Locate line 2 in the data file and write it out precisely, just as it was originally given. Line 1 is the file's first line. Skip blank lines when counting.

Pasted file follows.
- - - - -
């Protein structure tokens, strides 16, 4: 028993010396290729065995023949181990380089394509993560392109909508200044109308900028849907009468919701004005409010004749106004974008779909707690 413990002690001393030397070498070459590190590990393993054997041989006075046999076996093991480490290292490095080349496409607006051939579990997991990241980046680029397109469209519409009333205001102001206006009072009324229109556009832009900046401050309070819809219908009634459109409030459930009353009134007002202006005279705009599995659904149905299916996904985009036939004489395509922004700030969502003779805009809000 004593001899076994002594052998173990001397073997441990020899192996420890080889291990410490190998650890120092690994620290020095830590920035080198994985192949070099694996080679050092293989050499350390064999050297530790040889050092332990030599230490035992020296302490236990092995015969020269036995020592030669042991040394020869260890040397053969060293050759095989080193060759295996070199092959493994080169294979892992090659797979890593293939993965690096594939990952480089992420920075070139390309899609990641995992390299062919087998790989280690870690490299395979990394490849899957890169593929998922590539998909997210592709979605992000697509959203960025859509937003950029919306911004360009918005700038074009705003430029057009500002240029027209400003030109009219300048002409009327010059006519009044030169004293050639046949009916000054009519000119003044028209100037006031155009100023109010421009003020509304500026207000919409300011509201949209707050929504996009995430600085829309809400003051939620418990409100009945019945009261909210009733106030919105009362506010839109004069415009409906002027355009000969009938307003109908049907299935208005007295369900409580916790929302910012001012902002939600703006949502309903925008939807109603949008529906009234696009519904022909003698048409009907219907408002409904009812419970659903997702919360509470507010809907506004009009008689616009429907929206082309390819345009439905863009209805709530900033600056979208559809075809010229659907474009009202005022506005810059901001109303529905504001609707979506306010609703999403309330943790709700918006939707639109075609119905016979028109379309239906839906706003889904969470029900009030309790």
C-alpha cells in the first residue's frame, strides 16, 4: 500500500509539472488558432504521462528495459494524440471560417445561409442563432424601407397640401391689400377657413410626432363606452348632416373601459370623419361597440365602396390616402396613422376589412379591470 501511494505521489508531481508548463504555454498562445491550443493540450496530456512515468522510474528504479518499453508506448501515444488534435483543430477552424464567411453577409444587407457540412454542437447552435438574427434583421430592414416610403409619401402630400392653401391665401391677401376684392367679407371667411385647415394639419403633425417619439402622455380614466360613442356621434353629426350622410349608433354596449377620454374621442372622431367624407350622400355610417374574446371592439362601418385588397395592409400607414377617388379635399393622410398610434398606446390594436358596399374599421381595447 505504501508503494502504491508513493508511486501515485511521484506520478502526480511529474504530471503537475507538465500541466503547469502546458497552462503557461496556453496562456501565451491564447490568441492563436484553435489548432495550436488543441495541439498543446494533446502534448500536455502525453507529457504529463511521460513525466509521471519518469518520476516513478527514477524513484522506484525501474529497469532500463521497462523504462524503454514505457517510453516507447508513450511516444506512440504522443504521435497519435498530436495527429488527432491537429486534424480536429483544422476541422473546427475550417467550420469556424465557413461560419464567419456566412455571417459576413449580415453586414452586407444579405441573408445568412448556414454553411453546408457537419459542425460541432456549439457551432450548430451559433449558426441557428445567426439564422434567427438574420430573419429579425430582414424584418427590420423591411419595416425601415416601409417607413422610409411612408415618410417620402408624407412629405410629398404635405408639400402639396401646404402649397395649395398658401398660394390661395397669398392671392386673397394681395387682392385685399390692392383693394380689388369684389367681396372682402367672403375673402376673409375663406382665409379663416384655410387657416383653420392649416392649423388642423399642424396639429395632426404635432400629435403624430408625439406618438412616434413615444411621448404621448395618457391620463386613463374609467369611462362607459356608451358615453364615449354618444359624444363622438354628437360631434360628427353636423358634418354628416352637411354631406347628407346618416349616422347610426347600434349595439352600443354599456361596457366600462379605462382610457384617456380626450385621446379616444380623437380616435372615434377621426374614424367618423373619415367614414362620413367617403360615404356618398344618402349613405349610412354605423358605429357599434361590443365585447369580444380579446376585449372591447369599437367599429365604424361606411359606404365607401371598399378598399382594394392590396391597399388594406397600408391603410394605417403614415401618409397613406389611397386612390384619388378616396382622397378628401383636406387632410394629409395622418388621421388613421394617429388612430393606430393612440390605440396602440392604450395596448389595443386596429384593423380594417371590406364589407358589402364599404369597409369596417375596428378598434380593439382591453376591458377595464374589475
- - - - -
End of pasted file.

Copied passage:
C-alpha cells in the first residue's frame, strides 16, 4: 500500500509539472488558432504521462528495459494524440471560417445561409442563432424601407397640401391689400377657413410626432363606452348632416373601459370623419361597440365602396390616402396613422376589412379591470 501511494505521489508531481508548463504555454498562445491550443493540450496530456512515468522510474528504479518499453508506448501515444488534435483543430477552424464567411453577409444587407457540412454542437447552435438574427434583421430592414416610403409619401402630400392653401391665401391677401376684392367679407371667411385647415394639419403633425417619439402622455380614466360613442356621434353629426350622410349608433354596449377620454374621442372622431367624407350622400355610417374574446371592439362601418385588397395592409400607414377617388379635399393622410398610434398606446390594436358596399374599421381595447 505504501508503494502504491508513493508511486501515485511521484506520478502526480511529474504530471503537475507538465500541466503547469502546458497552462503557461496556453496562456501565451491564447490568441492563436484553435489548432495550436488543441495541439498543446494533446502534448500536455502525453507529457504529463511521460513525466509521471519518469518520476516513478527514477524513484522506484525501474529497469532500463521497462523504462524503454514505457517510453516507447508513450511516444506512440504522443504521435497519435498530436495527429488527432491537429486534424480536429483544422476541422473546427475550417467550420469556424465557413461560419464567419456566412455571417459576413449580415453586414452586407444579405441573408445568412448556414454553411453546408457537419459542425460541432456549439457551432450548430451559433449558426441557428445567426439564422434567427438574420430573419429579425430582414424584418427590420423591411419595416425601415416601409417607413422610409411612408415618410417620402408624407412629405410629398404635405408639400402639396401646404402649397395649395398658401398660394390661395397669398392671392386673397394681395387682392385685399390692392383693394380689388369684389367681396372682402367672403375673402376673409375663406382665409379663416384655410387657416383653420392649416392649423388642423399642424396639429395632426404635432400629435403624430408625439406618438412616434413615444411621448404621448395618457391620463386613463374609467369611462362607459356608451358615453364615449354618444359624444363622438354628437360631434360628427353636423358634418354628416352637411354631406347628407346618416349616422347610426347600434349595439352600443354599456361596457366600462379605462382610457384617456380626450385621446379616444380623437380616435372615434377621426374614424367618423373619415367614414362620413367617403360615404356618398344618402349613405349610412354605423358605429357599434361590443365585447369580444380579446376585449372591447369599437367599429365604424361606411359606404365607401371598399378598399382594394392590396391597399388594406397600408391603410394605417403614415401618409397613406389611397386612390384619388378616396382622397378628401383636406387632410394629409395622418388621421388613421394617429388612430393606430393612440390605440396602440392604450395596448389595443386596429384593423380594417371590406364589407358589402364599404369597409369596417375596428378598434380593439382591453376591458377595464374589475